But luckily, there are a few things you can do to ensure that you stay smart with your money when buying groceries.

Create a grocery budget

Set a strict weekly grocery budget. When you know how much you can spend on groceries, you can then plan your weekly menu around it.

Once you know what all you need, you can go shopping and keep a running tally as you shop to ensure you’re on track.

I tend to do this in my head, rounding for each item. However, writing it down as you go would probably work best for most people.

Make a list… and never deviate

Never go to the grocery store without a list. If you go to the store with a ballpark idea in mind, you don’t have a true ide of what you need.

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You’re not well-researched. You don’t know what the sales are. As a result, you’re going to make decisions on the fly.

These impulse decisions will lead to overspending, which will derail your grocery budget.

Eat before going grocery shopping

It’s also important to eat prior to going to the grocery store. Hunger is a powerful force.

If you’re shopping on an empty stomach, everything is going to look good. In particular, you may find a lot of ready-made, processed snacks will look enticing.

After all, you’re hungry now and that food is easily available. So subconsciously, you may lean towards those items.

Unfortunately, not only are those items typically less healthy, but they’re likely more expensive. You pay for convenience.

However, when you eat prior to shopping, then you’ll shop with a clear mind. Your hunger won’t cloud your judgement, influencing you to make poor decisions like a cartoon devil resting on your shoulder whispering in your ear.

This makes it much easier to stick to your grocery plan.

5. Cancel your gym membership

Now that you’re all set on your food, it’s time to get smart about managing your budget in terms of physical fitness. And let’s begin by avoiding the gym. The gym bill, that is.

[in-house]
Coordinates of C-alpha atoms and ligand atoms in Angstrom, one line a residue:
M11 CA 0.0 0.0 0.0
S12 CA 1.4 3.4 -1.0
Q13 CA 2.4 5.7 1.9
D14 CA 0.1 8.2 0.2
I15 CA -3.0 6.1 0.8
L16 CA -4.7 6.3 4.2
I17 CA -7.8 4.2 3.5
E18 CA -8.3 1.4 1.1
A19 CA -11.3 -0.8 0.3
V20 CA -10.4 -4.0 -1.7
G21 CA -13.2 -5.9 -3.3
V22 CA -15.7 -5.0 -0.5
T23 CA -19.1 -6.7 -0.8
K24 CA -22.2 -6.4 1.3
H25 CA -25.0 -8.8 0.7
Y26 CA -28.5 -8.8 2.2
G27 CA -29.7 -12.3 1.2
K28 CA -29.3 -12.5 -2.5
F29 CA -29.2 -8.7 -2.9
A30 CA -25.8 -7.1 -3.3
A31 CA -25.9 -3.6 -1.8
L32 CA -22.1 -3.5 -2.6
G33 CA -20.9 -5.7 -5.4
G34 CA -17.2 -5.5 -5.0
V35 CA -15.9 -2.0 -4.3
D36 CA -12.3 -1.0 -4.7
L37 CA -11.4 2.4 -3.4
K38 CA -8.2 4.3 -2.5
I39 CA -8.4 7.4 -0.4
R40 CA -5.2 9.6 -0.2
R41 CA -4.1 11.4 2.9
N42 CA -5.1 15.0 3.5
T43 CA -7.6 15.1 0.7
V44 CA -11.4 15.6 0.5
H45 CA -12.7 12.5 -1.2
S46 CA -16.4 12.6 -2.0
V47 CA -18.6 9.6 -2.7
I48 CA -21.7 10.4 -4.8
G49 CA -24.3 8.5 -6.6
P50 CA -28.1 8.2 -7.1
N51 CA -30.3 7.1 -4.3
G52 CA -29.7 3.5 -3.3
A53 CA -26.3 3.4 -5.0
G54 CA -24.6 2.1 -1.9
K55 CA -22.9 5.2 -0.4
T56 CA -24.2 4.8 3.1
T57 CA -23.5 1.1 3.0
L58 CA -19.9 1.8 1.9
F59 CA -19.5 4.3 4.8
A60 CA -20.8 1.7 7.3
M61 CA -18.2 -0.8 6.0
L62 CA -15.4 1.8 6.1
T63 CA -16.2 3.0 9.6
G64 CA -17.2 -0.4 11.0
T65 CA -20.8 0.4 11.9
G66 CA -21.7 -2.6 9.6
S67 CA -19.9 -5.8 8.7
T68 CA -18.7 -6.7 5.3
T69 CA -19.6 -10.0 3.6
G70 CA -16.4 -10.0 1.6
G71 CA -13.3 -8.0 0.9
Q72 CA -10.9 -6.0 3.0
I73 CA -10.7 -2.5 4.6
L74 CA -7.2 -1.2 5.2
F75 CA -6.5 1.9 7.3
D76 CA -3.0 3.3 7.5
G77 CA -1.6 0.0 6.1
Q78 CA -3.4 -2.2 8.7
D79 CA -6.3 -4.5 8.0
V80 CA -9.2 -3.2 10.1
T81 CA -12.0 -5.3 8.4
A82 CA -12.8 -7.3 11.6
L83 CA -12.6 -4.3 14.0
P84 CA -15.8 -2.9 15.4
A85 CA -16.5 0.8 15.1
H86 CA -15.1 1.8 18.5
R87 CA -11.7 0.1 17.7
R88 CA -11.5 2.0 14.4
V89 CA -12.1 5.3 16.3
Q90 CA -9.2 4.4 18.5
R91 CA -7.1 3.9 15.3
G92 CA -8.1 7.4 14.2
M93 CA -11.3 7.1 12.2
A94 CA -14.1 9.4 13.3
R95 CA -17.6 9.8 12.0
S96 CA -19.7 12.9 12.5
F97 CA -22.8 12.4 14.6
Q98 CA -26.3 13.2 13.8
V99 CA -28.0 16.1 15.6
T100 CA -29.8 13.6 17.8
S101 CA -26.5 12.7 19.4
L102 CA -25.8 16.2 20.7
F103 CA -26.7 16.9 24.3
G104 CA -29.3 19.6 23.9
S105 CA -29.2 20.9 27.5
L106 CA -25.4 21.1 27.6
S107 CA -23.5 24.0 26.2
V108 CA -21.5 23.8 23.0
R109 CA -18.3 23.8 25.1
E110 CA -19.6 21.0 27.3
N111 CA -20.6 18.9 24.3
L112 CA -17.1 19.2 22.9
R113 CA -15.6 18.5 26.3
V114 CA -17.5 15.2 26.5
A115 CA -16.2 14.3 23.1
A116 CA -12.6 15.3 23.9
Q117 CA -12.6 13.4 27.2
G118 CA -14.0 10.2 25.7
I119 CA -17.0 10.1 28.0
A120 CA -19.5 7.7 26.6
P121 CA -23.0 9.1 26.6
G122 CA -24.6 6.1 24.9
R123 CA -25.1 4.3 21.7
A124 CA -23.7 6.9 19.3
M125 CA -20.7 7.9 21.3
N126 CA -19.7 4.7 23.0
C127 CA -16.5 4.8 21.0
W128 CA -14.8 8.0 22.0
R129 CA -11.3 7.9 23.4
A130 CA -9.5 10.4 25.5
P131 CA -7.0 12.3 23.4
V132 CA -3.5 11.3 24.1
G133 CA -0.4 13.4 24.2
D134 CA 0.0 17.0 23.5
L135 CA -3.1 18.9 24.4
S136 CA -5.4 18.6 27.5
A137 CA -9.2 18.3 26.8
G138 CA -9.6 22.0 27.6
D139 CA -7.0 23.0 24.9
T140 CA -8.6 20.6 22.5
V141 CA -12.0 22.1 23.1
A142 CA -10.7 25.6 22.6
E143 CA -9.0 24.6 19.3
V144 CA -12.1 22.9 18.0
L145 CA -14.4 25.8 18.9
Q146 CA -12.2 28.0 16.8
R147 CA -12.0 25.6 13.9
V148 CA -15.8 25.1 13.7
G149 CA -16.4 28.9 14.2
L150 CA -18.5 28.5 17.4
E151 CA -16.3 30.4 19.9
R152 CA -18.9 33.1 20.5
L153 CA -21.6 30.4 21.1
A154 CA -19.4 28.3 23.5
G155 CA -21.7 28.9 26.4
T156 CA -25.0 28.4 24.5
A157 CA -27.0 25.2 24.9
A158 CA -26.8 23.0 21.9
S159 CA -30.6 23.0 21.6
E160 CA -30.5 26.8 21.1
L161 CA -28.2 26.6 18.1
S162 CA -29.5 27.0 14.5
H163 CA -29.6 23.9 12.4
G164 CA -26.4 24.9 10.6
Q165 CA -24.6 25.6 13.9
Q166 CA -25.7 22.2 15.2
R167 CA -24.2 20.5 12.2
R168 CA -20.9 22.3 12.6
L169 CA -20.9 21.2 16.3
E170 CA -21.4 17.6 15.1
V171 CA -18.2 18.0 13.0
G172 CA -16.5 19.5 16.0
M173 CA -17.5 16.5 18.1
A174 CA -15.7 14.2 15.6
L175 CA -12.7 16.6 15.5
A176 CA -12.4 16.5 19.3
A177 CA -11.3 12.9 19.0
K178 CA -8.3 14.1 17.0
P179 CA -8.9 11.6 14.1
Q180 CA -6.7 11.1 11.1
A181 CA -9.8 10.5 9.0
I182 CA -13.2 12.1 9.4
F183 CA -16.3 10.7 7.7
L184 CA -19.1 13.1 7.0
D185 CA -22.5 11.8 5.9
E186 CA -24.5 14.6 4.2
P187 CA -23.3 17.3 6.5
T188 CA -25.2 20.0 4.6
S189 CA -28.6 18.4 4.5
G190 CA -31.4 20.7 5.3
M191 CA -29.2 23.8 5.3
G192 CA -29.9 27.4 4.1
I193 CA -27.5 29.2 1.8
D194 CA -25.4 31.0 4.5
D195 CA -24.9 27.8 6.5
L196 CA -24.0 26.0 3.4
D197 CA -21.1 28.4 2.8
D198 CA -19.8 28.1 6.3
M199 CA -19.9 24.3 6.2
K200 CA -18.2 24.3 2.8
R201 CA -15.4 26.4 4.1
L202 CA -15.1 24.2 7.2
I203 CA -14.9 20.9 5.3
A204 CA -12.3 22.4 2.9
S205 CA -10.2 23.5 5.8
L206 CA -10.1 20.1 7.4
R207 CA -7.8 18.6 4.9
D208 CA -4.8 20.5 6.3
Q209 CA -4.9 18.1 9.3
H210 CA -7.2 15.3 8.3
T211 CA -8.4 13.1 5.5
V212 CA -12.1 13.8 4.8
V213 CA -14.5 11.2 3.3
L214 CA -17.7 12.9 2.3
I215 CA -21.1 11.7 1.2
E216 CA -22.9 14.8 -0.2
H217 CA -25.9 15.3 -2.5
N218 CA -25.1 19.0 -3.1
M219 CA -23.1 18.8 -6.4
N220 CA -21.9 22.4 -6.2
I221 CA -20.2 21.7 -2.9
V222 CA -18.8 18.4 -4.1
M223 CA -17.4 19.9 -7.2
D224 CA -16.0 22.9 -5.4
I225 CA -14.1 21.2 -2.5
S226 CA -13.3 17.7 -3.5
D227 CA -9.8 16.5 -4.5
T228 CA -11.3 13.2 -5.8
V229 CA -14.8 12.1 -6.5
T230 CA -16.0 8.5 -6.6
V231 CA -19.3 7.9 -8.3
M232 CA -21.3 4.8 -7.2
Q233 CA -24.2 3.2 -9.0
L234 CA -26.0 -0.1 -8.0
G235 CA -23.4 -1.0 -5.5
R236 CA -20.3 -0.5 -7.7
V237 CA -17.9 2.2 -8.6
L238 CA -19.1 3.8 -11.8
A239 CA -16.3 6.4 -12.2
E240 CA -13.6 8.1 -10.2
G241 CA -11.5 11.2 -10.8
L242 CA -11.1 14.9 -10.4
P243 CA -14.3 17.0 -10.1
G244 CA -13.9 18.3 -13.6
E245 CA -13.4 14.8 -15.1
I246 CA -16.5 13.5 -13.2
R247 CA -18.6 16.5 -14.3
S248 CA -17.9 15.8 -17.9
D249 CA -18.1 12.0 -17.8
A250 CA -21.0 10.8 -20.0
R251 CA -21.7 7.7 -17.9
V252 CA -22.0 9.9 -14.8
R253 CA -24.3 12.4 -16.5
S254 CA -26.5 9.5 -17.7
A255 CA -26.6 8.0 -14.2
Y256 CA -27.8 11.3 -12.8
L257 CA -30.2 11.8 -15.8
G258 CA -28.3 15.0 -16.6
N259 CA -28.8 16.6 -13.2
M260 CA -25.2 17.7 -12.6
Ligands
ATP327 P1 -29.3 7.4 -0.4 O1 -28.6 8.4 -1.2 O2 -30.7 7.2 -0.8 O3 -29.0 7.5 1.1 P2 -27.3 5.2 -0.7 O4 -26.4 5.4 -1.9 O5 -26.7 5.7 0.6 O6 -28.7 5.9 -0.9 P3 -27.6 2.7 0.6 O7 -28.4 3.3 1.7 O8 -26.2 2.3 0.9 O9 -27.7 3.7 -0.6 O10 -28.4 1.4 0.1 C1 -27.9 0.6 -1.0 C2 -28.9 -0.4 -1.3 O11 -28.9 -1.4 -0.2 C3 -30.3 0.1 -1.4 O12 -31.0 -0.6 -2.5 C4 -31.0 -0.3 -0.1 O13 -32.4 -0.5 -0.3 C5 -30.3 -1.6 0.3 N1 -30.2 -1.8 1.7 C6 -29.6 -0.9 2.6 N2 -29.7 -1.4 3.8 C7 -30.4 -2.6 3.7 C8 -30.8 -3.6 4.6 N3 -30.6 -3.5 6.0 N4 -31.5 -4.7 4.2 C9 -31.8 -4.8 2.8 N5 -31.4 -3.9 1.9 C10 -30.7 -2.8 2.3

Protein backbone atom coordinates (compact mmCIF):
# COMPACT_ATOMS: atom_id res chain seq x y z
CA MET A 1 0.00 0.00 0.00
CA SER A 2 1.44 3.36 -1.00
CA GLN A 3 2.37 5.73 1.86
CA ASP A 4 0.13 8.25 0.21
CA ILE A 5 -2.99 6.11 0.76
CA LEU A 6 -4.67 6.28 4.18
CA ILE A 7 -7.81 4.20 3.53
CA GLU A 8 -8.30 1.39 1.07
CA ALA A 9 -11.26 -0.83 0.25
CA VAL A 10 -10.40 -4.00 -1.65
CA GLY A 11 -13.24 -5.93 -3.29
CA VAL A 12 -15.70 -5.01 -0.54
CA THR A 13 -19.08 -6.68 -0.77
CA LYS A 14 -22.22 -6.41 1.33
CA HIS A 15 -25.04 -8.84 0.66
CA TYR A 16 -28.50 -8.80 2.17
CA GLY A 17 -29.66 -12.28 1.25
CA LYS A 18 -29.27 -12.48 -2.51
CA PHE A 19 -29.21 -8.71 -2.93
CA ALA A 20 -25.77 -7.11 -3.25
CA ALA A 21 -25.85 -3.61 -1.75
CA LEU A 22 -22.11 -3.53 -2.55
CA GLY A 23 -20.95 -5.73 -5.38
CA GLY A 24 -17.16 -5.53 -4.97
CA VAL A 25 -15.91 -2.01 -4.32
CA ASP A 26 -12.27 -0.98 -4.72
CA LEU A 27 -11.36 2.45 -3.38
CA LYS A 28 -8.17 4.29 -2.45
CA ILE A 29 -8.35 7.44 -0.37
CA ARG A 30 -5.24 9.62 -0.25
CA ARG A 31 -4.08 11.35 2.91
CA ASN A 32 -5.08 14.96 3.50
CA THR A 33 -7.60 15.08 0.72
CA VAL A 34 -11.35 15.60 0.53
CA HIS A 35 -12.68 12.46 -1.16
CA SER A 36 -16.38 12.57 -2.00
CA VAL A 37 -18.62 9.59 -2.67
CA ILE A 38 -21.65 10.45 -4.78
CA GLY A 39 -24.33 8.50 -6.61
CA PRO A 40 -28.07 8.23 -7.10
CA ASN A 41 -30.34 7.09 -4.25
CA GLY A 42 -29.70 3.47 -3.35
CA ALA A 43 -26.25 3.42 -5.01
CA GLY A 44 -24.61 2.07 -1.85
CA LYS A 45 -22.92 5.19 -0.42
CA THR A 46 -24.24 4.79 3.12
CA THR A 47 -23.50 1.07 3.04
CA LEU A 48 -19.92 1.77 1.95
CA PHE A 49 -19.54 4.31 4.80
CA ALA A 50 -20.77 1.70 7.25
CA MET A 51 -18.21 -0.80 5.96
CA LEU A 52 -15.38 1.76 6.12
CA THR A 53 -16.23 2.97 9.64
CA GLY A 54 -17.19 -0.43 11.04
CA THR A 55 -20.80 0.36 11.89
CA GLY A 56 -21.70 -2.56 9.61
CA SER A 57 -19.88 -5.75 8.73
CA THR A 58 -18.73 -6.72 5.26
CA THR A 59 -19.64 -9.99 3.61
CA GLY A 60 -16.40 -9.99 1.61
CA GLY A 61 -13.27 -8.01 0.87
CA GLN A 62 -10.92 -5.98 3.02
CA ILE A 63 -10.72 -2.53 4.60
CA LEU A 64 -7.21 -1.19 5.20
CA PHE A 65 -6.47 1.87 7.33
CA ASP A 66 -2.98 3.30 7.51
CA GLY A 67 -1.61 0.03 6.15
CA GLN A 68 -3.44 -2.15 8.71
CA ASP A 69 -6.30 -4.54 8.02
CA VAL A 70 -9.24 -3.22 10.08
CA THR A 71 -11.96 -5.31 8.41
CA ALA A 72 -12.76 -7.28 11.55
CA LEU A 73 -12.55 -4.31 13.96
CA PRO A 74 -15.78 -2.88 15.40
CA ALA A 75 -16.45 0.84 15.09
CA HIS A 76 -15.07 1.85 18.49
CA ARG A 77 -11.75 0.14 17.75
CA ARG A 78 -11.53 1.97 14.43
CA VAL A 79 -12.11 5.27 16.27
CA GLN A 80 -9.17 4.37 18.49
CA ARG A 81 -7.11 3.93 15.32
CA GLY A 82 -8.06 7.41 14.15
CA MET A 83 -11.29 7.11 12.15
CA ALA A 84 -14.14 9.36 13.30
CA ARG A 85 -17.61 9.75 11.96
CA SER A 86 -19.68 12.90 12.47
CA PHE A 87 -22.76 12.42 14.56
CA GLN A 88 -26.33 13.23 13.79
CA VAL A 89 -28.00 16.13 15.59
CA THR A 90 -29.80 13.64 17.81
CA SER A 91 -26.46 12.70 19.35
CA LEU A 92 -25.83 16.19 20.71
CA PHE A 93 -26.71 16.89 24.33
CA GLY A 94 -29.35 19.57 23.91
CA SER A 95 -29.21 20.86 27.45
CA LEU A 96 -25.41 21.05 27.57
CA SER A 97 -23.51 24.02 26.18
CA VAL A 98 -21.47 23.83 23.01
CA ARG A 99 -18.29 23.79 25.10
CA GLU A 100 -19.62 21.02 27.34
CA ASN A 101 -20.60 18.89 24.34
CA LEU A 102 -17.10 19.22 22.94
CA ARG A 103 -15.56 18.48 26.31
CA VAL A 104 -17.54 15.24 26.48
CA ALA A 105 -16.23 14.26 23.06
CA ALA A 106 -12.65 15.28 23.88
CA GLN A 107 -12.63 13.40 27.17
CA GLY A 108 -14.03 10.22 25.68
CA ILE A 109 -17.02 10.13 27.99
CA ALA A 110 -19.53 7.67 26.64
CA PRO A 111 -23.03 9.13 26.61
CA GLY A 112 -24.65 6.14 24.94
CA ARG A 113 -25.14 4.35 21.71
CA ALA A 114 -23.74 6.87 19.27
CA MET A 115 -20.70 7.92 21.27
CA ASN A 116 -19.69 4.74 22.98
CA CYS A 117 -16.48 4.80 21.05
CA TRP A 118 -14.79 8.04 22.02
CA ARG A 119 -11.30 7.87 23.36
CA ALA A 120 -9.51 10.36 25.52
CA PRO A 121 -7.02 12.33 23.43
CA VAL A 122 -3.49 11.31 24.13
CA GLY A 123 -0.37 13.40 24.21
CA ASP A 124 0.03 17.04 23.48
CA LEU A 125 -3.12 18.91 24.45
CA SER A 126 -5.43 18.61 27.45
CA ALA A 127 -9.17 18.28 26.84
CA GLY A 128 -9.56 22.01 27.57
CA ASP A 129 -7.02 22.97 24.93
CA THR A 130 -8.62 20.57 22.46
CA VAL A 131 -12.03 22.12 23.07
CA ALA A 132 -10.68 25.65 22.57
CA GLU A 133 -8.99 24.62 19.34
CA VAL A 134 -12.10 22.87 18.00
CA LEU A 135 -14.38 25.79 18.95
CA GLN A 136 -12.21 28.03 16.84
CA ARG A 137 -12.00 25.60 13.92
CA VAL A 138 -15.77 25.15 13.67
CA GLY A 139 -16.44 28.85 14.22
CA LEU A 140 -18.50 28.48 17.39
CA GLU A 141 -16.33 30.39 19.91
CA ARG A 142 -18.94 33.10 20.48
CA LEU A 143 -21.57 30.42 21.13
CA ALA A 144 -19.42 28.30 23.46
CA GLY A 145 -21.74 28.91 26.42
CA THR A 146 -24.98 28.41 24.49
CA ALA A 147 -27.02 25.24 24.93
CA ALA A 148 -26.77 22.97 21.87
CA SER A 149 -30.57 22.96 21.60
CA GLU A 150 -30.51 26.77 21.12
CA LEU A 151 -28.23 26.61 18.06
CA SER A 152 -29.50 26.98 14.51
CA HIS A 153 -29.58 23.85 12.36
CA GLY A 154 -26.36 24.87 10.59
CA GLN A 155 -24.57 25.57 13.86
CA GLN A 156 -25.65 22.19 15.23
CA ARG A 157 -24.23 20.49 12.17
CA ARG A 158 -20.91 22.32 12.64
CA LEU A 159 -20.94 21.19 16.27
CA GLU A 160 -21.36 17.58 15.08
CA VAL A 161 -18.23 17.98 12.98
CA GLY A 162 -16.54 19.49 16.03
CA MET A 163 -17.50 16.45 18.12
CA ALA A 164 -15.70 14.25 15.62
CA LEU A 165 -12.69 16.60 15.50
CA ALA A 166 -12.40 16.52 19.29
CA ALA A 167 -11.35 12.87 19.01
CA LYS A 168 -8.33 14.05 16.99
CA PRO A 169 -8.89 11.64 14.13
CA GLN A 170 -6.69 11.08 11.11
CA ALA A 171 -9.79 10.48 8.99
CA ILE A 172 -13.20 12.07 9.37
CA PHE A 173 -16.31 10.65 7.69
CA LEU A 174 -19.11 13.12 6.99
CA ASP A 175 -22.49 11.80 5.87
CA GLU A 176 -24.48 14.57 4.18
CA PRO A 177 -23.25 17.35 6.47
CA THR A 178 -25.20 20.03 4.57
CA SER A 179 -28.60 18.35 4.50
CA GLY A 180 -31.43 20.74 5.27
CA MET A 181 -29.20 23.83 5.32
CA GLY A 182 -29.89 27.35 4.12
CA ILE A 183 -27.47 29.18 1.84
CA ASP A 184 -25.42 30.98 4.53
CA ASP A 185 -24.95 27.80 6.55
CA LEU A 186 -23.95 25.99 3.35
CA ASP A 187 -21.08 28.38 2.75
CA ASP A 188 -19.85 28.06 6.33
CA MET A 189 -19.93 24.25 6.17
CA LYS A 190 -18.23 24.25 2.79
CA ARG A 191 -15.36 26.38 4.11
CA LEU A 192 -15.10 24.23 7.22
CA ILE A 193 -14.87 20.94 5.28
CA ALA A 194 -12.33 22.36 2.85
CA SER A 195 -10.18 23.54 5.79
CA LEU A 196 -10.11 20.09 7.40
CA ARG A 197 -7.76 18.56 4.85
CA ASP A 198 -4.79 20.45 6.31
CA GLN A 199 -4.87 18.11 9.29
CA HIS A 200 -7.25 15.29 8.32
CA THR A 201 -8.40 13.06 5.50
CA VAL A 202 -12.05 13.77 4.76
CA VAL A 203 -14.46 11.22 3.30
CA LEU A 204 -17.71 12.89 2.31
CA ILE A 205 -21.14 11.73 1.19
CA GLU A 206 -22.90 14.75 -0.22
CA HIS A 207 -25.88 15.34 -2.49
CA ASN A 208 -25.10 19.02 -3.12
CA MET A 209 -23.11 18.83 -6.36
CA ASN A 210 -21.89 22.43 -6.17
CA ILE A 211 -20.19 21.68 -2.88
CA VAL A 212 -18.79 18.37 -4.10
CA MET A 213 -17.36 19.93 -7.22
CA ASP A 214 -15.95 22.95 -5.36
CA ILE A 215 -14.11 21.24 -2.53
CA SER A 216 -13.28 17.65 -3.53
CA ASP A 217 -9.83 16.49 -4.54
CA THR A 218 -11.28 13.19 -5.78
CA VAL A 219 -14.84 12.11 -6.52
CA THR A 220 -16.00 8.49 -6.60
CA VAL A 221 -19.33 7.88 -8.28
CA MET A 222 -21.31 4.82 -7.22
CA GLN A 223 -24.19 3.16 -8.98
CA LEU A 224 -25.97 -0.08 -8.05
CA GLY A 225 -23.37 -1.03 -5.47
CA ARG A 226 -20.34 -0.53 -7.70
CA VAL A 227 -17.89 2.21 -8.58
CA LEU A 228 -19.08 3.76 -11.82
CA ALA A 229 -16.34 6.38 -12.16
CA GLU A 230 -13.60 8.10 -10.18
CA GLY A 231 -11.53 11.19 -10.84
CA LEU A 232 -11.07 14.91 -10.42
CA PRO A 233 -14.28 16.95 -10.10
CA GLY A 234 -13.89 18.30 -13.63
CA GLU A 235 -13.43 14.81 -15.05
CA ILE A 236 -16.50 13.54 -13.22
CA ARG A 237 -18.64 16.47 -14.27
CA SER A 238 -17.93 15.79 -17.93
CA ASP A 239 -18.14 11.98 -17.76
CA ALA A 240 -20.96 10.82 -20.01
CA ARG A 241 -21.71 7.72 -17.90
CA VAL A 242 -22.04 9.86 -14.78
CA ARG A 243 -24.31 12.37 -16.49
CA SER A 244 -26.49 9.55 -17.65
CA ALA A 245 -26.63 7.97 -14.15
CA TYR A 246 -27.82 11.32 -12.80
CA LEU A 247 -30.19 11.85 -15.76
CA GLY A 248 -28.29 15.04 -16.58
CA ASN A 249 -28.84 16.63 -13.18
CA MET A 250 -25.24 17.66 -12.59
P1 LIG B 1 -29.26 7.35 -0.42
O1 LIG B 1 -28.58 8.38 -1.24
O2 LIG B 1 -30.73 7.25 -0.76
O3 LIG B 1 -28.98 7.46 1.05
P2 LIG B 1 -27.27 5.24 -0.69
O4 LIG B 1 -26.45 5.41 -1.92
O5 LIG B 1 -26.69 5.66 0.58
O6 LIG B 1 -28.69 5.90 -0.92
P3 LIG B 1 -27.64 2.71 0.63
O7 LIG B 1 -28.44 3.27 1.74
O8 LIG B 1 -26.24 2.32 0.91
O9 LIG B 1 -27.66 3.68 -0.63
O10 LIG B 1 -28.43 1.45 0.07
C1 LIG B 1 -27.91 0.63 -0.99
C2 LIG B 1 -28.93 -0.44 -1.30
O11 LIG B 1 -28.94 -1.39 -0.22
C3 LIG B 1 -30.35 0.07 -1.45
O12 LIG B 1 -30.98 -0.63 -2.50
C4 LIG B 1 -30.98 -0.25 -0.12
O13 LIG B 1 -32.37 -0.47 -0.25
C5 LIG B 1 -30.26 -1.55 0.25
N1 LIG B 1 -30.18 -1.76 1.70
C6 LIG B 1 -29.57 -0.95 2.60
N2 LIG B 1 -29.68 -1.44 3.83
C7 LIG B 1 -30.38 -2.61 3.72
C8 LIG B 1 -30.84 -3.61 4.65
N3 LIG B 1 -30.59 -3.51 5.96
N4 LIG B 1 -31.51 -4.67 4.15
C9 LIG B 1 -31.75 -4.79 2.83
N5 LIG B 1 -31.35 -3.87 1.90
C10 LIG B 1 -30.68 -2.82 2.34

The average gym membership costs around $60 per month. That’s $720 a year.

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Yet, two out of three gym memberships go unused. That means two-thirds of people who have a gym membership are literally giving away almost a thousand bucks a year. It’s crazy!

I recommend seeking an alternative. One good alternative is to look into fitness streaming services.

Streaming services allow you to stream hundreds of workouts like Insanity and p90x, right in your own home for around $10-20 a month. That’s $40-50 less a month than the average gym membership.

Of course, then there’s the free option. The internet is full of free workouts that you can do on your own with minimal or no equipment.

For example, there’s the Couch to 5K program, that I personally used a decade ago to ease myself from couch potato to running my first 5K race. If I could do it, anyone could.

Then there are free resources like reddit that have limitless information on workouts. The Fitness subreddit has done all the research for you, populating workout tips and detailed workout routines for anyone to use in their wiki.

There are several routines that require no equipment. And you can join in on the subreddit to become part of the community, making it easier for those seeking comraderie and encouragement in their fitness goals. All for free.

It’s baby steps… And baby steps can start now!

I’ve never met anyone that can’t stand to be a bit smarter with their money. And on the flip side, anyone can get smarter with their money. But remember, it doesn’t happen all at once.

Begin by fighting your impulses. Prepare for the week and be smart at the store. And cut monthly expenses like gym memberships that are overpriced and you probably aren’t getting your money’s worth out of anyway.

The devil is in the details. And the details can change your lifestyle and prep you for a financially independent future.

Featured photo credit: Unsplash via unsplash.com